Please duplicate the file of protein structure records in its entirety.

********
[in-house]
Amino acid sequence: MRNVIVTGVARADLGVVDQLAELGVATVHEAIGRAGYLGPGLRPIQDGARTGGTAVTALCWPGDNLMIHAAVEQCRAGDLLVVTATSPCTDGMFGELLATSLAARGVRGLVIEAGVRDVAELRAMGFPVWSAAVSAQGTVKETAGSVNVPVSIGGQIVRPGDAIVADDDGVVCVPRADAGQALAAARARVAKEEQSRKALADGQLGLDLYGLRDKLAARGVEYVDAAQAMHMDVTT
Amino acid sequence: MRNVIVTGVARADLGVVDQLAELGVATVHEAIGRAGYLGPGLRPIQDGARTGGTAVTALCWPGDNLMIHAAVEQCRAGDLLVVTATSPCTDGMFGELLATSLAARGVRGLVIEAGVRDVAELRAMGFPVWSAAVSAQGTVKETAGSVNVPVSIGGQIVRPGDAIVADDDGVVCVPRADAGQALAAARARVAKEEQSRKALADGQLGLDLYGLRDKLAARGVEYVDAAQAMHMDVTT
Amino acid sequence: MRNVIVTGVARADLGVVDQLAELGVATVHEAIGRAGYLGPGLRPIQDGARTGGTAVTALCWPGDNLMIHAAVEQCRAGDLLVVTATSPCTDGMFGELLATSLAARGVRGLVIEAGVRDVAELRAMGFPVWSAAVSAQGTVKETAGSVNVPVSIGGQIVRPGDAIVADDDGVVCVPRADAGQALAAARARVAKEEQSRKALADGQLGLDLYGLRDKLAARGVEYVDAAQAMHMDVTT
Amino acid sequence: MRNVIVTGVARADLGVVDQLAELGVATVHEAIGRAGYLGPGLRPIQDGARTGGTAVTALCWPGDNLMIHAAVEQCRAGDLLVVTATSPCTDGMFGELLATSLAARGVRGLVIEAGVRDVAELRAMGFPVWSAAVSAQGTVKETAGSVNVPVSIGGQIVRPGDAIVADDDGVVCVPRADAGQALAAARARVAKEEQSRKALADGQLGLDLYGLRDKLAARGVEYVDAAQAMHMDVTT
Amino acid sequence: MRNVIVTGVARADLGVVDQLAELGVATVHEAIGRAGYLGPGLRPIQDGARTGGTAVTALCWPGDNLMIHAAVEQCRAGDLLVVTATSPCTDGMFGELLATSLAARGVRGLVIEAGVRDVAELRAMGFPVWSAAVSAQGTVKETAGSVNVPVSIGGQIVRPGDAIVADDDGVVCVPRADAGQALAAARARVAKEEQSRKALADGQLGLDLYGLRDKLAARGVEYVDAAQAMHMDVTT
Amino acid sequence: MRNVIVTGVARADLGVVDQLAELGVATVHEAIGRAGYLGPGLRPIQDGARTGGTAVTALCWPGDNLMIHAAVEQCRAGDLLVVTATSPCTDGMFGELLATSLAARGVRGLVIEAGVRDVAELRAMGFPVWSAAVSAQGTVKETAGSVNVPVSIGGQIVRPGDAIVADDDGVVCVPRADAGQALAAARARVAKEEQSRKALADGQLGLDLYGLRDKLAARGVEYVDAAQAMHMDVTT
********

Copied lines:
[in-house]
Amino acid sequence: MRNVIVTGVARADLGVVDQLAELGVATVHEAIGRAGYLGPGLRPIQDGARTGGTAVTALCWPGDNLMIHAAVEQCRAGDLLVVTATSPCTDGMFGELLATSLAARGVRGLVIEAGVRDVAELRAMGFPVWSAAVSAQGTVKETAGSVNVPVSIGGQIVRPGDAIVADDDGVVCVPRADAGQALAAARARVAKEEQSRKALADGQLGLDLYGLRDKLAARGVEYVDAAQAMHMDVTT
Amino acid sequence: MRNVIVTGVARADLGVVDQLAELGVATVHEAIGRAGYLGPGLRPIQDGARTGGTAVTALCWPGDNLMIHAAVEQCRAGDLLVVTATSPCTDGMFGELLATSLAARGVRGLVIEAGVRDVAELRAMGFPVWSAAVSAQGTVKETAGSVNVPVSIGGQIVRPGDAIVADDDGVVCVPRADAGQALAAARARVAKEEQSRKALADGQLGLDLYGLRDKLAARGVEYVDAAQAMHMDVTT
Amino acid sequence: MRNVIVTGVARADLGVVDQLAELGVATVHEAIGRAGYLGPGLRPIQDGARTGGTAVTALCWPGDNLMIHAAVEQCRAGDLLVVTATSPCTDGMFGELLATSLAARGVRGLVIEAGVRDVAELRAMGFPVWSAAVSAQGTVKETAGSVNVPVSIGGQIVRPGDAIVADDDGVVCVPRADAGQALAAARARVAKEEQSRKALADGQLGLDLYGLRDKLAARGVEYVDAAQAMHMDVTT
Amino acid sequence: MRNVIVTGVARADLGVVDQLAELGVATVHEAIGRAGYLGPGLRPIQDGARTGGTAVTALCWPGDNLMIHAAVEQCRAGDLLVVTATSPCTDGMFGELLATSLAARGVRGLVIEAGVRDVAELRAMGFPVWSAAVSAQGTVKETAGSVNVPVSIGGQIVRPGDAIVADDDGVVCVPRADAGQALAAARARVAKEEQSRKALADGQLGLDLYGLRDKLAARGVEYVDAAQAMHMDVTT
Amino acid sequence: MRNVIVTGVARADLGVVDQLAELGVATVHEAIGRAGYLGPGLRPIQDGARTGGTAVTALCWPGDNLMIHAAVEQCRAGDLLVVTATSPCTDGMFGELLATSLAARGVRGLVIEAGVRDVAELRAMGFPVWSAAVSAQGTVKETAGSVNVPVSIGGQIVRPGDAIVADDDGVVCVPRADAGQALAAARARVAKEEQSRKALADGQLGLDLYGLRDKLAARGVEYVDAAQAMHMDVTT
Amino acid sequence: MRNVIVTGVARADLGVVDQLAELGVATVHEAIGRAGYLGPGLRPIQDGARTGGTAVTALCWPGDNLMIHAAVEQCRAGDLLVVTATSPCTDGMFGELLATSLAARGVRGLVIEAGVRDVAELRAMGFPVWSAAVSAQGTVKETAGSVNVPVSIGGQIVRPGDAIVADDDGVVCVPRADAGQALAAARARVAKEEQSRKALADGQLGLDLYGLRDKLAARGVEYVDAAQAMHMDVTT